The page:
Monoplane


Monoplane
For Félix du Temple's invention, see Monoplane (1874)
Monoplane
Curtiss P-40E Warhawk 2 USAF.jpg
The low-wing of a Curtiss P-40
The mid-wing of a de Havilland Vampire T11.
The shoulder-wing of an ARV Super2.
The high-wing of a de Havilland Canada Dash 8.
Félix du Temple's 1874 Monoplane.
Schematic head-on illustration of a parasol wing

A monoplane is a fixed-wing aircraft with one main set of wing surfaces, in contrast to a biplane or triplane. Since the late 1930s it has been the most common form for a fixed wing aircraft.

Contents

Types of monoplane

The main distinction between types of monoplane is where the wings attach to the fuselage:

  • low-wing, the wing lower surface is level with (or below) the bottom of the fuselage
  • mid-wing, the wing is mounted mid-way up the fuselage
  • shoulder wing, the wing is mounted above the fuselage middle
  • high-wing, the wing upper surface is level with or above the top of the fuselage
  • parasol-wing, the wing is located above the fuselage and is not directly connected to it, structural support being typically provided by a system of struts, and, especially in the case of older aircraft, wire bracing.

History

Most of the first attempts of heavier-than-air flying machines were monoplanes. Notably, the Monoplane built in 1874 by Felix du Temple de la Croix, a large aircraft made of aluminium with a wingspan of 13 m (42.7 ft) and a weight of only 80 kg (176 lb) (without the pilot). Several trials were made with the plane in Brest, France, and it is generally recognized that it achieved lift off under its own power after a ski-jump run, glided for a short time and returned safely to the ground, possibly making it the first successful powered flight in history, depending on the definition — since the flight was only a few feet high, and was not truly under control.

Other early attempts of flight by a monoplane were carried out in 1884 by Alexander Mozhaysky.[1]

The first successful aircraft were biplanes, but many pioneering aircraft were monoplanes, for instance Blériot XI that flew across the English Channel in 1909. Throughout 1909-1910 Hubert Latham set multiple altitude records in his Antoinette IV monoplane, initially achieving 155 m (509 ft) then raising it to 1,384 m (4,541 ft).[2] The Fokker Eindecker of 1915 was a successful fighter aircraft. The Junkers J 1 was an early German "technology demonstrator" monoplane, and the world's very first practical all-metal aircraft of any type to fly, with the J 1's first flight occurring in December 1915.

Nonetheless, relatively few monoplane types were built between 1914, and the late 1920s, compared with the number of biplanes. The reasons for this were primarily structural. In the days when wings (whether biplane or monoplane) were thin, lightly built structures, braced by struts, steel wire or cables - the biplane wing formed a strong and fairly rigid lattice truss structure, in which the two wing surfaces were braced against each other. Early monoplane wings, on the other hand, tended to be liable to twist under aerodynamic loads, rendering proper lateral control very difficult. They were also much more liable to breakage in flight.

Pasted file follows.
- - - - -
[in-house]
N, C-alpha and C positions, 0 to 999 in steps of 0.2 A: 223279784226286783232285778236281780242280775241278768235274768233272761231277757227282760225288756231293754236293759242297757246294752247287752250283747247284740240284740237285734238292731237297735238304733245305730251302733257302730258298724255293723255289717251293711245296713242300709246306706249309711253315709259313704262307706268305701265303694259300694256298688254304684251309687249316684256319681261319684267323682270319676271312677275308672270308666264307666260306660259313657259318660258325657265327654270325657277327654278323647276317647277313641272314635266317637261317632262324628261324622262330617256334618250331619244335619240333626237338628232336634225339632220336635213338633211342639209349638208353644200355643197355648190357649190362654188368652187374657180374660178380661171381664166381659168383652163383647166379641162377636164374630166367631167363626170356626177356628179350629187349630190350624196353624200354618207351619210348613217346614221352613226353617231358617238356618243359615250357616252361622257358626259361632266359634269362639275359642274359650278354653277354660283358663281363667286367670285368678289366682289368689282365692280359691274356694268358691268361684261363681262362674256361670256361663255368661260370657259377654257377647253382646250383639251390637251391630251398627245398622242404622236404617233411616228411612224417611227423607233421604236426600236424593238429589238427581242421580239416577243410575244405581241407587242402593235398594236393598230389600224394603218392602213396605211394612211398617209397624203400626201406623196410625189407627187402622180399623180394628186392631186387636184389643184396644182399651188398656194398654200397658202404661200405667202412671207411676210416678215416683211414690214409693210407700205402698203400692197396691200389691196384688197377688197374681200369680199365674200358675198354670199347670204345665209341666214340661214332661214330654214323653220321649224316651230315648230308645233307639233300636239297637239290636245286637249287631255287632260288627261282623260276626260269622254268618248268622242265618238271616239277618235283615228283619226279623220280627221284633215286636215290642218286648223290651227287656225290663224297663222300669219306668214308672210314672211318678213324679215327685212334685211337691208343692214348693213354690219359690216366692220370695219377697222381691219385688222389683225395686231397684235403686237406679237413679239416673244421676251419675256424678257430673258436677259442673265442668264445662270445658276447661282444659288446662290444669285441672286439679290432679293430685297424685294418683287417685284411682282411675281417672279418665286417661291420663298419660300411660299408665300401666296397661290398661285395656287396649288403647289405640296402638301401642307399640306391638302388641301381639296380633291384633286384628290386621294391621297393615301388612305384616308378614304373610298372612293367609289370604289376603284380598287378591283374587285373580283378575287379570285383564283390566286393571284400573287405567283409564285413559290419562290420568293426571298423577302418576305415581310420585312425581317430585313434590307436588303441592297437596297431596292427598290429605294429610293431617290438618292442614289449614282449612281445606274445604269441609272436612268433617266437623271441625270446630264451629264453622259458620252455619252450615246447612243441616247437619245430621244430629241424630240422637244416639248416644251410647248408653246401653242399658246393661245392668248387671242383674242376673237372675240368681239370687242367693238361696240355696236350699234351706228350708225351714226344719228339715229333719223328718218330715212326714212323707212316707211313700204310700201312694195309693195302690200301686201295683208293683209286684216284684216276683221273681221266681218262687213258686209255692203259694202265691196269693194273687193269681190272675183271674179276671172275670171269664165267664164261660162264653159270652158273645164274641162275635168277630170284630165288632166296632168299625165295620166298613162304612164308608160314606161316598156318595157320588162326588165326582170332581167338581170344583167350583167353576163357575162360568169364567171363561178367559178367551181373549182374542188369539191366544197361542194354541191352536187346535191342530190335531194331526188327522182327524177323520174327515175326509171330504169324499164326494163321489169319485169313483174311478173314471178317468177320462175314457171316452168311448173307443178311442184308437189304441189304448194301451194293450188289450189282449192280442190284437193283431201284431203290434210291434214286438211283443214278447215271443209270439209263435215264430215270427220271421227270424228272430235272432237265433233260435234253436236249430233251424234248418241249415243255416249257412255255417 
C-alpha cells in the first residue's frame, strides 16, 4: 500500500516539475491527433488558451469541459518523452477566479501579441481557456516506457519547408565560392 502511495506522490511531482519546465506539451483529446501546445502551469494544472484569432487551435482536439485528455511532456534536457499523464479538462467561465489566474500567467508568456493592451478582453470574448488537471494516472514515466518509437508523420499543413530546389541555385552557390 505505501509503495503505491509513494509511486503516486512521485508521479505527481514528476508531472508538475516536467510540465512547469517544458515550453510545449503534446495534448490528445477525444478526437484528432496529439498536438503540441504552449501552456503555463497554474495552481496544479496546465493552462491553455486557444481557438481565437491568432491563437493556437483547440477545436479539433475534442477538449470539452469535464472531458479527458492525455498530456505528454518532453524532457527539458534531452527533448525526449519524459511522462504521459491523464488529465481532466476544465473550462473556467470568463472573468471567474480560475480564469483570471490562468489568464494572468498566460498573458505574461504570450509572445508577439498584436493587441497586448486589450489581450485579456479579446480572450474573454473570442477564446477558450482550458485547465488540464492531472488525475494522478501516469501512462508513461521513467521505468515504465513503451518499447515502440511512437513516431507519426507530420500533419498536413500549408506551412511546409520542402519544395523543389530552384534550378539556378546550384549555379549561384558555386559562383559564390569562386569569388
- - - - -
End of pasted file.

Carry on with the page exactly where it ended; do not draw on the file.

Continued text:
Once all-metal construction and the cantilever wing, both having been pioneered by Hugo Junkers in 1915, became common after World War I's end, however, the day of the biplane very quickly passed, and the monoplane became the usual configuration for a fixed-wing aircraft. Most military aircraft of WW2 were monoplanes, as have been virtually all aircraft since.

See also

References

  1. ^ Gray, Carroll (undated). "Aleksandr Fyodorovich Mozhaiski". http://www.flyingmachines.org/moz.html. Retrieved 8 November 2011. 
  2. ^ King, Windkiller, p. 227.

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Look at other dictionaries:

  • monoplane — (n.) 1907, a hybrid coined from MONO (Cf. mono ) + second element of AEROPLANE (Cf. aeroplane). In old planes the wings formed a single surface running across the fuselage …   Etymology dictionary

  • monoplane — ► NOUN ▪ an aircraft with one pair of wings …   English terms dictionary

  • monoplane — [män′ə plān΄] n. an airplane or glider with only one main supporting surface, or pair of wings …   English World dictionary

  • monoplane — monoplanist, n. /mon euh playn /, n. 1. an airplane with one main sustaining surface or one set of wings. 2. Naut. a planing craft the bottom of which is in an unbroken fore and aft line. [1905 10; MONO + PLANE1] * * * ▪ aircraft       type of… …   Universalium

  • monoplane — UK [ˈmɒnəʊˌpleɪn] / US [ˈmɑnəˌpleɪn] noun [countable] Word forms monoplane : singular monoplane plural monoplanes a plane with a single wing on each side • See: biplane …   English dictionary

  • monoplane — viensparnis statusas T sritis fizika atitikmenys: angl. monoplane vok. Eindecker, m rus. моноплан, m pranc. monoplan, m …   Fizikos terminų žodynas

  • monoplane — viensparnis lėktuvas statusas T sritis Kūno kultūra ir sportas apibrėžtis Lėktuvas, turintis po vieną sparną abiejose korpuso pusėse. Viensparnis lėktuvas pagrindinis šiuolaikinių lėktuvų tipas. Pirmasis pagamintas 1909 m. Prancūzijoje.… …   Sporto terminų žodynas

  • monoplane — noun Date: 1907 an airplane with only one main supporting surface …   New Collegiate Dictionary

  • monoplane — noun An airplane that has a single pair of wings …   Wiktionary

  • monoplane — (Roget s IV) n. Syn. airplane, single seater, aircraft; see plane 3 …   English dictionary for students


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